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Spontaneous perforation of the extrahepatic biliary system is a rare presentation of ductal stones. We report the case of a twenty-year-old woman presenting at term with biliary peritonitis caused by common bile duct (CBD) perforation due to an impacted stone in the distal common bile duct. The patient had suffered a single herald episode of acute gallstone pancreatitis during the third trimester. The patient underwent an emergency laparotomy, bile duct exploration, and removal of the ductal stone. The postoperative course was uneventful.
Perforation of the biliary system occurs most frequently in the gallbladder, usually associated with (and complicating upto 10% cases of) acute cholecystitis. Perforation of the extrahepatic biliary tree is a rare entity, accounting for less than 10% of intraperitoneal biliary rupture .
Bile duct perforation is most commonly described in infants related to congenital biliary system anomalies. Aetiology in the adult is commonly attributable to intramural infection, necrosis of the wall of the bile duct secondary to thrombosis, increased intraductal pressure secondary to obstruction, cirrhosis, and direct erosion by calculi. Overall, 70% of cases are related to calculi .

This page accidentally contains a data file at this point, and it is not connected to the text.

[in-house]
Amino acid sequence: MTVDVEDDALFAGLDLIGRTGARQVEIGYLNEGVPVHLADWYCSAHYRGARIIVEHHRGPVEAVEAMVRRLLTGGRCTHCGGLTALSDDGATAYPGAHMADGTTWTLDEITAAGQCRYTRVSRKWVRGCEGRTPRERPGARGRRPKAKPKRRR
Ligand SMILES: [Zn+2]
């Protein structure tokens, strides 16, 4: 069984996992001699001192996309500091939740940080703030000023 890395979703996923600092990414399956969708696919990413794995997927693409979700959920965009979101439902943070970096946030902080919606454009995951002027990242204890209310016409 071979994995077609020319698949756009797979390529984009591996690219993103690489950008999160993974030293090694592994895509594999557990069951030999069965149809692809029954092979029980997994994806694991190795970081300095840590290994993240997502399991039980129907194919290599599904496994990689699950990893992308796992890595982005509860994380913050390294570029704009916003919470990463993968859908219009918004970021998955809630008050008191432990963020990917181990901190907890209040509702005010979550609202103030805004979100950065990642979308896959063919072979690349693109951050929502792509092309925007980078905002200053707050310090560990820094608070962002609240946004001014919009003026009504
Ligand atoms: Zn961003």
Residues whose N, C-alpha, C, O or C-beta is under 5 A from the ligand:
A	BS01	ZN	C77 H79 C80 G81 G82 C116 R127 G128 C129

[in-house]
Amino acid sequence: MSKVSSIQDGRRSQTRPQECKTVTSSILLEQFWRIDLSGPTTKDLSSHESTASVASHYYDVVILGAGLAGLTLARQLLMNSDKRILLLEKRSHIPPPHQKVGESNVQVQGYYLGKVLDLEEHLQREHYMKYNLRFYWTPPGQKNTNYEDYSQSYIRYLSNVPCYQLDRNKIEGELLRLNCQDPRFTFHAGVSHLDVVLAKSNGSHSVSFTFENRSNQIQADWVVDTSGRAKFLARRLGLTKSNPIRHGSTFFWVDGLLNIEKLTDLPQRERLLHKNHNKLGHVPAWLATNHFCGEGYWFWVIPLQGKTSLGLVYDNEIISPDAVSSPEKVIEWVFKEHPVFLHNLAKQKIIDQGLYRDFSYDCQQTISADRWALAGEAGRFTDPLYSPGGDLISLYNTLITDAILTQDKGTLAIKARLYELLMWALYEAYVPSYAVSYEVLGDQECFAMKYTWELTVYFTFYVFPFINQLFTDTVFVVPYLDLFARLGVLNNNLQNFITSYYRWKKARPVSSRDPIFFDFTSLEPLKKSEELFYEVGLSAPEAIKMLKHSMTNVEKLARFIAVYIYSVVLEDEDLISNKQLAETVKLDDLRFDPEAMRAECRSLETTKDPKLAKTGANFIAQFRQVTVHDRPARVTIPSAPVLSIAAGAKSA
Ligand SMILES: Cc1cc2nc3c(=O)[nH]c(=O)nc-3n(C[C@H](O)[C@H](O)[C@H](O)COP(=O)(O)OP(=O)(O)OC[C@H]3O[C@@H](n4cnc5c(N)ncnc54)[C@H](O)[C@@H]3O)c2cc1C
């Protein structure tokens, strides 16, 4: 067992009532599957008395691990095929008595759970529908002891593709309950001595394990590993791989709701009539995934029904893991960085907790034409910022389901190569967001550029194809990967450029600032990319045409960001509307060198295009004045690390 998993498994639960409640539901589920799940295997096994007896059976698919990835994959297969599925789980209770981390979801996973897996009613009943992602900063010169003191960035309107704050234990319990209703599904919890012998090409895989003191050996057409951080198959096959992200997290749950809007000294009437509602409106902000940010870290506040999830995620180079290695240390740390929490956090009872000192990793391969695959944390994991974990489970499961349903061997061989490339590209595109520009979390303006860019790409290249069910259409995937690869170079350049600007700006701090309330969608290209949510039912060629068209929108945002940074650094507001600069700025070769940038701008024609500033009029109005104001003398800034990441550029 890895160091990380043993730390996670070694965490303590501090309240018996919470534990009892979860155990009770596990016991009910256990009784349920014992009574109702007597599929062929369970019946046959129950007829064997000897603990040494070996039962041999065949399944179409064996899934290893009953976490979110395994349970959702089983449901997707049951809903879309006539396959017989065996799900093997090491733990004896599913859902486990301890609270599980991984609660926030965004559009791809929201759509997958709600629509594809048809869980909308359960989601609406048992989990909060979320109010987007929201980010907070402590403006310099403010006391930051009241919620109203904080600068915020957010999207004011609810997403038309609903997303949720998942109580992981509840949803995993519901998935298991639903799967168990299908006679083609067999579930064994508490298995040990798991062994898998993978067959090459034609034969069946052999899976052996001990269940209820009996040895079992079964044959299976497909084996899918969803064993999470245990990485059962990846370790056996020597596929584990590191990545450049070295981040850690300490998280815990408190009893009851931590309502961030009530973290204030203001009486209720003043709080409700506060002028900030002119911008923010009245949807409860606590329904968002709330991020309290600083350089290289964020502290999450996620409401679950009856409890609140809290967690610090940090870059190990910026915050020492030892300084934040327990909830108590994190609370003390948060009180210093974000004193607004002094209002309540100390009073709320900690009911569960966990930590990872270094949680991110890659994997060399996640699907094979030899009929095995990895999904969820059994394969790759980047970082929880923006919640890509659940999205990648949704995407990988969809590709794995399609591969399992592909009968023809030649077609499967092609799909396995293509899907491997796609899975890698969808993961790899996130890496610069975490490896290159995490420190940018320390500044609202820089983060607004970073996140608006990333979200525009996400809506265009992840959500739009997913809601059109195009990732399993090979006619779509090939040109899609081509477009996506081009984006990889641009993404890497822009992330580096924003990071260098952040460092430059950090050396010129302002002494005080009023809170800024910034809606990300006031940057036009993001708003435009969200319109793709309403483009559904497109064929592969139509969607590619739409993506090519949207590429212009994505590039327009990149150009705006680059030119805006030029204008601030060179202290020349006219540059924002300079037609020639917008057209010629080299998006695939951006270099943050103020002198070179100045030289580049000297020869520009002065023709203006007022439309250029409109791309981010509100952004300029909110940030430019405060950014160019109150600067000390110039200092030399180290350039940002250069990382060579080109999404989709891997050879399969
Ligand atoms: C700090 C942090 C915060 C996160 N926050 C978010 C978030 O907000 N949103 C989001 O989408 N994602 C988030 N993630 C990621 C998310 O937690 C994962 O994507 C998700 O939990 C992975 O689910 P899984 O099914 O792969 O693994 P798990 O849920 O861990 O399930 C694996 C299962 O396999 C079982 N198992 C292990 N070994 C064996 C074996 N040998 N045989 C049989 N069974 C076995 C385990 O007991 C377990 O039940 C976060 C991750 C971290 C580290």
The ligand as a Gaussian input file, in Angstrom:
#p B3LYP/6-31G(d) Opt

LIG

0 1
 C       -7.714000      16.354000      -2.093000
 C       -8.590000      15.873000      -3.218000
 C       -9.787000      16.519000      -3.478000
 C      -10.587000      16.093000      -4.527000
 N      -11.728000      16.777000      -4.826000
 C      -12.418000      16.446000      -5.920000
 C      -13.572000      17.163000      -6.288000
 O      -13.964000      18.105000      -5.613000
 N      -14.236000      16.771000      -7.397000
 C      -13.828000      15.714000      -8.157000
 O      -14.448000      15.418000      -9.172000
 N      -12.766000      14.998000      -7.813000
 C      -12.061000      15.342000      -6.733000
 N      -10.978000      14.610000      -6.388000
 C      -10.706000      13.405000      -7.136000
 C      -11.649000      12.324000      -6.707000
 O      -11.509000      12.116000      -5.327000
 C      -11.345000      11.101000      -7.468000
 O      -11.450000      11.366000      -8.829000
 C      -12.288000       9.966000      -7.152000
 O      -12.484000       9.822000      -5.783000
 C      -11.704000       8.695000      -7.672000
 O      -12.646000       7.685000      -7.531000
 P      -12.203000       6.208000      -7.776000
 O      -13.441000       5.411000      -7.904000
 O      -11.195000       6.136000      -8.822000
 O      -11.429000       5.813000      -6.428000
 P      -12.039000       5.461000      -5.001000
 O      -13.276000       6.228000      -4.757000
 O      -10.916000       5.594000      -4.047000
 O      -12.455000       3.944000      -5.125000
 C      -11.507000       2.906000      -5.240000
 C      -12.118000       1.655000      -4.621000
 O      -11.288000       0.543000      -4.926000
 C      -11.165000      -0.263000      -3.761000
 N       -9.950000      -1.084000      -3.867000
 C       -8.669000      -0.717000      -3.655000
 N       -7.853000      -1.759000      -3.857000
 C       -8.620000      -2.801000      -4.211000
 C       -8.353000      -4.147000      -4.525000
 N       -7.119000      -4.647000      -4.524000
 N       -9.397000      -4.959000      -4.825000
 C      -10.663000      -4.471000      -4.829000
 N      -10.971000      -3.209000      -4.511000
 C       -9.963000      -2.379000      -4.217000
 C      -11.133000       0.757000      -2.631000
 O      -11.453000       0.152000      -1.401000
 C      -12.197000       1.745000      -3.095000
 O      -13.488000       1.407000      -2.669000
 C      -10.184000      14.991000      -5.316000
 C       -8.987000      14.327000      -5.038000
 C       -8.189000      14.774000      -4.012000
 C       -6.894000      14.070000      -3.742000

The incidence of biliary tract disease during pregnancy ranges from 0.05–0.3% . Despite these apparent low figures, complications from gallstones represent the most common general surgical condition requiring surgical intervention, second only to appendicitis . Indications for intervention of gallstones during pregnancy include obstructive jaundice, acute cholecystitis, or pancreatitis failing medical management. We present the case of a young woman diagnosed with gallstones in late pregnancy, complicated by acute gallstone pancreatitis and subsequently spontaneous common bile duct perforation.
A twenty-year-old primigravida woman was planned for elective caesarean section due to breech presentation. The patient had a past medical history of α-Thalassemia trait, but was not normally on regular medication. Her mother had previously undergone a cholecystectomy for gallstones.
At 34 weeks gestation, she presented acutely with a two-week history of worsening abdominal pain localised to the epigastric region, associated with vomiting. On examination, tenderness was localised to the epigastrium and right upper quadrant. Blood results revealed raised inflammatory markers (WBC 14.4 [4.0–11.0], neutrophils 11.9 [2.0–7.5], CRP 60 [0–7.5]) and evidence of pancreatitis (amylase 1369 IU/L [36–128]), mildly raised bilirubin (24 μmol/L [0–20]) and raised alkaline phosphatase (183 IU/L [35–91]). An abdominal ultrasound revealed multiple small gallstones and a thickened gallbladder wall, but no evidence of a dilated intra or extrahepatic biliary system. The patient was treated conservatively, rapidly improved, and liver function tests normalised. She was discharged three days later.